Sit, Cut, Throw
"First, relax and be centered. Then, extend and connect. Finally, blend and include."
Shihan Rick Stickles
The Sit, Cut, Throw Curriculumwas developed as a result of 10 years of Shihan Stickles' work to integrate the principles of meditation, sword, and hand–to-hand techniques. These three elements, when combined into one complete, non-dualistic training system, create the optimum environment to experience the dynamic, far-reaching, kaleidoscopic ramifications of Aikido.
SIT (Conscious Awareness)
One of meditation's primary benefits is bringing the practitioner into the present moment. For the martial artist, being in the present moment is critical to survival. In 1991, after examination of several different Eastern meditation techniques, Shihan Stickles followed his meditation teacher, Dean Sluyter , and began the practice of Dzogchen, a sitting technique rooted in Tibetan tradition. This inclusive, open-eyed, present awareness practice heightens sensitivity to surroundings, greatly broadens peripheral vision, and cultivates the state of "just being."
CUT (Structural Integrity)
The basics of Aikido techniques are embedded in the movement of the Japanese sword (ken jitsu). In 1975, after meeting Shihan Kazuo Chiba in London, Shihan Stickles made a commitment to an intensive study of Aiki ken (wooden sword) and its relationship to the empty-handed Aikido techniques. Good posture and a sense of being grounded, coupled with fluid, balanced body movements, create the physical form carried through all of Aikido's techniques.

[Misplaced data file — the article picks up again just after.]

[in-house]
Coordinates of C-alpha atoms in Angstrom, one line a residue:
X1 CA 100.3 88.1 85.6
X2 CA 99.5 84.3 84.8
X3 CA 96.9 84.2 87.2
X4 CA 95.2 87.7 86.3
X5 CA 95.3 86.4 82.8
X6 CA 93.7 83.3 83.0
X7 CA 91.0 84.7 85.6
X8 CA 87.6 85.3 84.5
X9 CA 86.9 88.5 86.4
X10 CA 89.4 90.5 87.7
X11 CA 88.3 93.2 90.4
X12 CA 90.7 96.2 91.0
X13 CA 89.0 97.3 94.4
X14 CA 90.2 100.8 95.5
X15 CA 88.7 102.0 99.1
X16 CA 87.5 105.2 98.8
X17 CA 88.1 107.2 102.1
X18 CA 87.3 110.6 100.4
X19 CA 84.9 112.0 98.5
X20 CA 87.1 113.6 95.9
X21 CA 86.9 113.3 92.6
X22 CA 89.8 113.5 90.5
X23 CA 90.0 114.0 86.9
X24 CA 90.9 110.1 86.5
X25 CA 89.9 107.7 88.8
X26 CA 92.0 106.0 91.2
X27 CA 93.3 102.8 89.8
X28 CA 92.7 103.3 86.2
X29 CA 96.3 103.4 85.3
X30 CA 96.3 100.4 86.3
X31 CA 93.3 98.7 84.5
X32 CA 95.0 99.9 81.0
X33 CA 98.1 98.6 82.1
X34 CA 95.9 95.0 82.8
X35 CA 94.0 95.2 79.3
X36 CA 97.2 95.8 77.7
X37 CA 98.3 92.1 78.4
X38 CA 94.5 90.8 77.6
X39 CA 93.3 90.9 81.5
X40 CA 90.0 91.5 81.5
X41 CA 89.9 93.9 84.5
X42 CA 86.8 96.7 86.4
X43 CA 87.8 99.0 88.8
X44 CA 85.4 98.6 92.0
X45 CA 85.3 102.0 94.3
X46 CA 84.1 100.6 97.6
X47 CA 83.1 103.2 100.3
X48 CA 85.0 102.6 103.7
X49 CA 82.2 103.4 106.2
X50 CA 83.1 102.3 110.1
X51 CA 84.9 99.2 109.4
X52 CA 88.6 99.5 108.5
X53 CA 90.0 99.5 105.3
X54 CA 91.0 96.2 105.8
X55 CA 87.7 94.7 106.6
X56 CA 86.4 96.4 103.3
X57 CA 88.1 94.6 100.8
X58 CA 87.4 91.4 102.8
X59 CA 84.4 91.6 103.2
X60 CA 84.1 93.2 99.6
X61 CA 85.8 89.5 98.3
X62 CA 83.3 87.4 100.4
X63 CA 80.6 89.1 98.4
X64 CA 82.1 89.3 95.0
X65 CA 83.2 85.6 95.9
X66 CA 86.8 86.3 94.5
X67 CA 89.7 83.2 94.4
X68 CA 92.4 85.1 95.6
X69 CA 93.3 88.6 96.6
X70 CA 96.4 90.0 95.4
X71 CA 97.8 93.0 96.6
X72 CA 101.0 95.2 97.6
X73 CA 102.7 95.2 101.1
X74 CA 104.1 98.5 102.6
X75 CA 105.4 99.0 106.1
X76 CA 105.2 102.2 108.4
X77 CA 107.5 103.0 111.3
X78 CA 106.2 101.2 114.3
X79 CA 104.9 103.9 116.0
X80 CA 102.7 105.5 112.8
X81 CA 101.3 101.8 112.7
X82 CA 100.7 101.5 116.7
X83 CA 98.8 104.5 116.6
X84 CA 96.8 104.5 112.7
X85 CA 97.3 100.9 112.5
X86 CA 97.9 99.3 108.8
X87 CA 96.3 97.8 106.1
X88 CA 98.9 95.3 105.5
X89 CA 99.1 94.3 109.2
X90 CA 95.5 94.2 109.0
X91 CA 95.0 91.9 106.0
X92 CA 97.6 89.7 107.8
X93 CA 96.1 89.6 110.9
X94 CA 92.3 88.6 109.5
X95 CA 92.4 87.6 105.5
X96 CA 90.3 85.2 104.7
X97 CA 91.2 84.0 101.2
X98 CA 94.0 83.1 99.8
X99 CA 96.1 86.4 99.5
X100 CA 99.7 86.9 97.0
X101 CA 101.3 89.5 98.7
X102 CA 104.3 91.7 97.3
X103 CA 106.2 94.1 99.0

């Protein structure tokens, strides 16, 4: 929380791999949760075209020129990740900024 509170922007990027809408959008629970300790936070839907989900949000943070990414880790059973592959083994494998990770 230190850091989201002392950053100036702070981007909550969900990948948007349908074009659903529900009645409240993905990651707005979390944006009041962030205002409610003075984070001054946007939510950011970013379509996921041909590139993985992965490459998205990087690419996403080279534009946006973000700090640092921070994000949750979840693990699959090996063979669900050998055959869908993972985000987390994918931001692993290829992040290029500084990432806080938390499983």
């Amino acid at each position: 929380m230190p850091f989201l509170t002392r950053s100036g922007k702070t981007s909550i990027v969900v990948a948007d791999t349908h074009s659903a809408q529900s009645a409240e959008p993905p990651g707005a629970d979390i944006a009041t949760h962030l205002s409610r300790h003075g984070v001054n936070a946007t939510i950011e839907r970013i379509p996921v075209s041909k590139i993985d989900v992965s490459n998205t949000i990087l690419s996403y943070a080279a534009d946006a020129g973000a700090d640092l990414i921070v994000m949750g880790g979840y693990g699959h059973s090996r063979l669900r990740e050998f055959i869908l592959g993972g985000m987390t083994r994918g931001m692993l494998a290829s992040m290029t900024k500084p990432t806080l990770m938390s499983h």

THROW (Environmental Inclusion)
A relaxed mind and heightened awareness, along with a structurally sound physical body, prepares the practitioner to deal with a variety of environmental elements. On the mat, the environmental issue is defense from physical attack. Aikido techniques absorb and control the attack, neutralizing them through a series of locks and throws.
The heart of the Sit, Cut, Throw curriculum lies in the establishment of vertical alignment (mind/body/spirit integration) and the horizontal extension and connection to surroundings. A clear, honest, and meaningful horizontal connection to others and the environment is not possible without the proper vertical alignment.
With this curriculum, once the sitting and cutting techniques are firmly implanted, the practitioner can work individually on the vertical alignment which is, in fact, a critical component. The more diligent the sitting and cutting practice, the stronger the progress will be when executing throwing techniques in an Aikido class.
Through correct application of Aikido principles of vertical alignment and horizontal connection, the practitioner is in a better position to deal with the various challenges presented by daily living.